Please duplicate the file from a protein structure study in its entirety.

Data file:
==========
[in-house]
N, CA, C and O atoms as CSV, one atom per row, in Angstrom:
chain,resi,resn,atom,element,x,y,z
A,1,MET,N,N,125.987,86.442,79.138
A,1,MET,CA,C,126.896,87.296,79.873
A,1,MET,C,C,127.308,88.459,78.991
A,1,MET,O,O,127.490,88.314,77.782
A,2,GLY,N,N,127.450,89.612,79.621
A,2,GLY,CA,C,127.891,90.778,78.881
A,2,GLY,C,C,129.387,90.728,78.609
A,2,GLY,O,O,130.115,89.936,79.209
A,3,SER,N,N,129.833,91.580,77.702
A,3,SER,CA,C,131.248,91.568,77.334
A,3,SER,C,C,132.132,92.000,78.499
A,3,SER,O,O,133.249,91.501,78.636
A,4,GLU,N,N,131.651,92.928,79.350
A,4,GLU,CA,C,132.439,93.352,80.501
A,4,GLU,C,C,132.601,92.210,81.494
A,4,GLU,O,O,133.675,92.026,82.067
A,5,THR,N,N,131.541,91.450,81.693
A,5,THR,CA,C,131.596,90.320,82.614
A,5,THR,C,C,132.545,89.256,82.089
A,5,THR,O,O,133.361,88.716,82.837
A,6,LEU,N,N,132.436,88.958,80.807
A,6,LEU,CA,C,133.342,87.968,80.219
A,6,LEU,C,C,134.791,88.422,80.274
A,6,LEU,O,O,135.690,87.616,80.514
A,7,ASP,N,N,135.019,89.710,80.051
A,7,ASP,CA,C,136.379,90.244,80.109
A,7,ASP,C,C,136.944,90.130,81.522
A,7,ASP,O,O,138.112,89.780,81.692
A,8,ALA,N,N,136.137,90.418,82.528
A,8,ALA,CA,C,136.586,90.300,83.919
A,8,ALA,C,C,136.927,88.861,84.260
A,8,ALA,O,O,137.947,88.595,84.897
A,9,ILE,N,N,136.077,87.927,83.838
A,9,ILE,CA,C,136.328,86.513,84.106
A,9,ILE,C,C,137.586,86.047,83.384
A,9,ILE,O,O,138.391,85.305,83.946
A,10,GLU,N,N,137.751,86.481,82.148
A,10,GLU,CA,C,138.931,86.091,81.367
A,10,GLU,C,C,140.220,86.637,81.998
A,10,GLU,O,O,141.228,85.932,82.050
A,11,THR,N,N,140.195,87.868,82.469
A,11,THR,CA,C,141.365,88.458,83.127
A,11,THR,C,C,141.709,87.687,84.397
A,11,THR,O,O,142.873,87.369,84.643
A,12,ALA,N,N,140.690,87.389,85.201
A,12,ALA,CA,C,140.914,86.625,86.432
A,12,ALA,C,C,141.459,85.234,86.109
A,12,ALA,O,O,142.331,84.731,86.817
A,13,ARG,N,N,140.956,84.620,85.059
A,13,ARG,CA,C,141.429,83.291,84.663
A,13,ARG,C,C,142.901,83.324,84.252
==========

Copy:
[in-house]
N, CA, C and O atoms as CSV, one atom per row, in Angstrom:
chain,resi,resn,atom,element,x,y,z
A,1,MET,N,N,125.987,86.442,79.138
A,1,MET,CA,C,126.896,87.296,79.873
A,1,MET,C,C,127.308,88.459,78.991
A,1,MET,O,O,127.490,88.314,77.782
A,2,GLY,N,N,127.450,89.612,79.621
A,2,GLY,CA,C,127.891,90.778,78.881
A,2,GLY,C,C,129.387,90.728,78.609
A,2,GLY,O,O,130.115,89.936,79.209
A,3,SER,N,N,129.833,91.580,77.702
A,3,SER,CA,C,131.248,91.568,77.334
A,3,SER,C,C,132.132,92.000,78.499
A,3,SER,O,O,133.249,91.501,78.636
A,4,GLU,N,N,131.651,92.928,79.350
A,4,GLU,CA,C,132.439,93.352,80.501
A,4,GLU,C,C,132.601,92.210,81.494
A,4,GLU,O,O,133.675,92.026,82.067
A,5,THR,N,N,131.541,91.450,81.693
A,5,THR,CA,C,131.596,90.320,82.614
A,5,THR,C,C,132.545,89.256,82.089
A,5,THR,O,O,133.361,88.716,82.837
A,6,LEU,N,N,132.436,88.958,80.807
A,6,LEU,CA,C,133.342,87.968,80.219
A,6,LEU,C,C,134.791,88.422,80.274
A,6,LEU,O,O,135.690,87.616,80.514
A,7,ASP,N,N,135.019,89.710,80.051
A,7,ASP,CA,C,136.379,90.244,80.109
A,7,ASP,C,C,136.944,90.130,81.522
A,7,ASP,O,O,138.112,89.780,81.692
A,8,ALA,N,N,136.137,90.418,82.528
A,8,ALA,CA,C,136.586,90.300,83.919
A,8,ALA,C,C,136.927,88.861,84.260
A,8,ALA,O,O,137.947,88.595,84.897
A,9,ILE,N,N,136.077,87.927,83.838
A,9,ILE,CA,C,136.328,86.513,84.106
A,9,ILE,C,C,137.586,86.047,83.384
A,9,ILE,O,O,138.391,85.305,83.946
A,10,GLU,N,N,137.751,86.481,82.148
A,10,GLU,CA,C,138.931,86.091,81.367
A,10,GLU,C,C,140.220,86.637,81.998
A,10,GLU,O,O,141.228,85.932,82.050
A,11,THR,N,N,140.195,87.868,82.469
A,11,THR,CA,C,141.365,88.458,83.127
A,11,THR,C,C,141.709,87.687,84.397
A,11,THR,O,O,142.873,87.369,84.643
A,12,ALA,N,N,140.690,87.389,85.201
A,12,ALA,CA,C,140.914,86.625,86.432
A,12,ALA,C,C,141.459,85.234,86.109
A,12,ALA,O,O,142.331,84.731,86.817
A,13,ARG,N,N,140.956,84.620,85.059
A,13,ARG,CA,C,141.429,83.291,84.663
A,13,ARG,C,C,142.901,83.324,84.252